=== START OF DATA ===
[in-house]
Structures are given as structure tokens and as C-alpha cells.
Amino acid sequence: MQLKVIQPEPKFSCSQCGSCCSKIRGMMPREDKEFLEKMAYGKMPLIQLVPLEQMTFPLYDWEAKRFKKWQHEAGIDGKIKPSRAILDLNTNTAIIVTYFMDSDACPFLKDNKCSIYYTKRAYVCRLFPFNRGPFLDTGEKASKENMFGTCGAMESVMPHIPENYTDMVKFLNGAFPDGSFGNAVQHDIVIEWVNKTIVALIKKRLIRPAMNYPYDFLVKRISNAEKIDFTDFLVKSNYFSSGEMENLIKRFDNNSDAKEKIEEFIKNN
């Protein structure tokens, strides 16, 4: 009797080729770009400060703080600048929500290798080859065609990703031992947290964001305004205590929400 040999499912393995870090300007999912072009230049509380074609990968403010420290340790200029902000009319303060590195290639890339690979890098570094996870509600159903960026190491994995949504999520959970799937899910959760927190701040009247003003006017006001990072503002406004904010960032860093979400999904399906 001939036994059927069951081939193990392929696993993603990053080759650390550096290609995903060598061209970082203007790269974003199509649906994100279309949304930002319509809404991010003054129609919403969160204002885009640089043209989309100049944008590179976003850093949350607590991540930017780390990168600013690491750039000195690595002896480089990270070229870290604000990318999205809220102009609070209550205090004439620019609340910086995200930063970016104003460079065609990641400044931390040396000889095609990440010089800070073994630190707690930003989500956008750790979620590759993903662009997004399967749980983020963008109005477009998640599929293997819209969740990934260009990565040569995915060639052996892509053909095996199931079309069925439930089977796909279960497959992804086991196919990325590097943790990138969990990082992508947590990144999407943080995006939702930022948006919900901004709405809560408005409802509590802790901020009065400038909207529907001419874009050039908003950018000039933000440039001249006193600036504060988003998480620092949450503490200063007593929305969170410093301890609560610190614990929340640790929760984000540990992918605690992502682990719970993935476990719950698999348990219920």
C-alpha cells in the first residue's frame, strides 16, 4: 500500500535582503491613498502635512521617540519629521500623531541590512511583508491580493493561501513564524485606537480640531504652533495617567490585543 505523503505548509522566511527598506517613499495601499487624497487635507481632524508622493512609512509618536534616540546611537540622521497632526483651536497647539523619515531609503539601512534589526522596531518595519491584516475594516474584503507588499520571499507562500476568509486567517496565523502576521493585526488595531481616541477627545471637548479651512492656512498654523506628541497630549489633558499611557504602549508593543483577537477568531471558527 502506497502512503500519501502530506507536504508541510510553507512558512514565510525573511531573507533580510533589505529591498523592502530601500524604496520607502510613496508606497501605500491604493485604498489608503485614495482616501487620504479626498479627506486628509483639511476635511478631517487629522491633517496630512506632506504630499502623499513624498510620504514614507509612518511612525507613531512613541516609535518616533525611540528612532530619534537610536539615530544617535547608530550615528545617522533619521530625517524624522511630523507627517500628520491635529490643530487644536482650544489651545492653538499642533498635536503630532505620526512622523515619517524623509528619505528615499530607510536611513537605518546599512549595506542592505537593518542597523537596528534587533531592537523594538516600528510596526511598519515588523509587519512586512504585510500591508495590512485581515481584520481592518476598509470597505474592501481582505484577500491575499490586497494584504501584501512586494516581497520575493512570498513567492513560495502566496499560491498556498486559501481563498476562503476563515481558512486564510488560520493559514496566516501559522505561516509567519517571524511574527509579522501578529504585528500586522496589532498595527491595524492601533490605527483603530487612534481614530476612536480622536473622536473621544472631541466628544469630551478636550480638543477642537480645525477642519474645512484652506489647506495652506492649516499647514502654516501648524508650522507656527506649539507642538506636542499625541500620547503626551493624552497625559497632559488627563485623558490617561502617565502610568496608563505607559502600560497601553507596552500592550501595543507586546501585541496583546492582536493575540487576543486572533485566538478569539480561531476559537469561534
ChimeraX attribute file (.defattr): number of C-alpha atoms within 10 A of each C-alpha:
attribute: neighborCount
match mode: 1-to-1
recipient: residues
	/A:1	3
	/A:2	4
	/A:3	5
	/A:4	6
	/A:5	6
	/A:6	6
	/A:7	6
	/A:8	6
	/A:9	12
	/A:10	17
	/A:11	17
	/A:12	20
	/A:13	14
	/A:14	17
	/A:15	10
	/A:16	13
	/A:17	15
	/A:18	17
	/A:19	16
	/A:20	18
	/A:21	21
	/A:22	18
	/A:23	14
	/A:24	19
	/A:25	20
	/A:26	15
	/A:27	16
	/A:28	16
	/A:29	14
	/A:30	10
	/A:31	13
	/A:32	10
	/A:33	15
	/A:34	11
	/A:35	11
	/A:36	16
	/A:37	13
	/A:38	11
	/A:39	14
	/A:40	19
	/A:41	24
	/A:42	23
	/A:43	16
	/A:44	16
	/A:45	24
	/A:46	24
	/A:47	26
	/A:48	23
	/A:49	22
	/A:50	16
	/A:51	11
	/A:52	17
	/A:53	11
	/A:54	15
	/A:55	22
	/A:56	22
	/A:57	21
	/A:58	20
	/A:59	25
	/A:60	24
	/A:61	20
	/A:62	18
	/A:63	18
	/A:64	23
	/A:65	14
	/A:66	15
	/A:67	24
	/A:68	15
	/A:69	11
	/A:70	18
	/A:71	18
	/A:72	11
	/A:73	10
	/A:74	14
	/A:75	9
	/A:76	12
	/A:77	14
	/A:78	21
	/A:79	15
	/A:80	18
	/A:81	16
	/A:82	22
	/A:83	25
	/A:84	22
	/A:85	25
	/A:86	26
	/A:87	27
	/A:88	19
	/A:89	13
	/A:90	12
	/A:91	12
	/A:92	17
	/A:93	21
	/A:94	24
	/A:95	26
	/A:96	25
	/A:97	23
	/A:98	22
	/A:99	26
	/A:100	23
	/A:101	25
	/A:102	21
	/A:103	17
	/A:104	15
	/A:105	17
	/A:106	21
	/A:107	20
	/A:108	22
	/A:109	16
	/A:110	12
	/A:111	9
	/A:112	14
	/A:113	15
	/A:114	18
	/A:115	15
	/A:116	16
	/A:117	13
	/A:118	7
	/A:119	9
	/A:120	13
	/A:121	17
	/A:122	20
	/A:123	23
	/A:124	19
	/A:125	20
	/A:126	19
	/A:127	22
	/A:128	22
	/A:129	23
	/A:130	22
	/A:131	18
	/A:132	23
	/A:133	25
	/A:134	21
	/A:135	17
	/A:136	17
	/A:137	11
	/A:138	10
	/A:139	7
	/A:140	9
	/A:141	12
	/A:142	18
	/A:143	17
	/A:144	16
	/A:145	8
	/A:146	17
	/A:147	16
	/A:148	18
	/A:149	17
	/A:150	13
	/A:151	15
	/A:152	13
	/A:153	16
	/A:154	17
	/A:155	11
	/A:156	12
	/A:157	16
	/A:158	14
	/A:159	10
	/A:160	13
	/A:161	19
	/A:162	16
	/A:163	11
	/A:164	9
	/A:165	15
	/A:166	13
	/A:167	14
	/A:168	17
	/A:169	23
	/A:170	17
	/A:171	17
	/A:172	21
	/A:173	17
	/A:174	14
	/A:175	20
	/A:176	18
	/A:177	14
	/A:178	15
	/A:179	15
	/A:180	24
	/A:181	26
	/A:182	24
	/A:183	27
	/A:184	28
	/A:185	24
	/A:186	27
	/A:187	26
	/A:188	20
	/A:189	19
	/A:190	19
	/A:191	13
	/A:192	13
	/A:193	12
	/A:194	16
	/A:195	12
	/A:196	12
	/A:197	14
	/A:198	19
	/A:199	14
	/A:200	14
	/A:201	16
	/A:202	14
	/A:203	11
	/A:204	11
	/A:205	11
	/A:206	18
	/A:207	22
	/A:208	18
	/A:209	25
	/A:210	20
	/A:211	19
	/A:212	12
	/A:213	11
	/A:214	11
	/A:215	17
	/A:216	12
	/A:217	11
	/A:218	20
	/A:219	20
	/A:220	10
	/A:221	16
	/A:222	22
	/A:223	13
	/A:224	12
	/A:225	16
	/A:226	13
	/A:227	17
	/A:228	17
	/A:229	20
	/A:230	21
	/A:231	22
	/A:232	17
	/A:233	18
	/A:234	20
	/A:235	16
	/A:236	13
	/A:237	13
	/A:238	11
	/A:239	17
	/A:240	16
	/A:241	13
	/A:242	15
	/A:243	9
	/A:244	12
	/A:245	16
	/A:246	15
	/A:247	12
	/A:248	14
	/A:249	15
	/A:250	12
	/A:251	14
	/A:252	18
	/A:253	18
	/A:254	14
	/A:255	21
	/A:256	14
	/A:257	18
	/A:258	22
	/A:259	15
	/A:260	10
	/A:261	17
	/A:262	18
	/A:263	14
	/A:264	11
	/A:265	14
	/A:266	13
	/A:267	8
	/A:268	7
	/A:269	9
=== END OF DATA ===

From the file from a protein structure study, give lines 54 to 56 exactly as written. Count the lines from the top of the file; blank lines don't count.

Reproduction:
	/A:45	24
	/A:46	24
	/A:47	26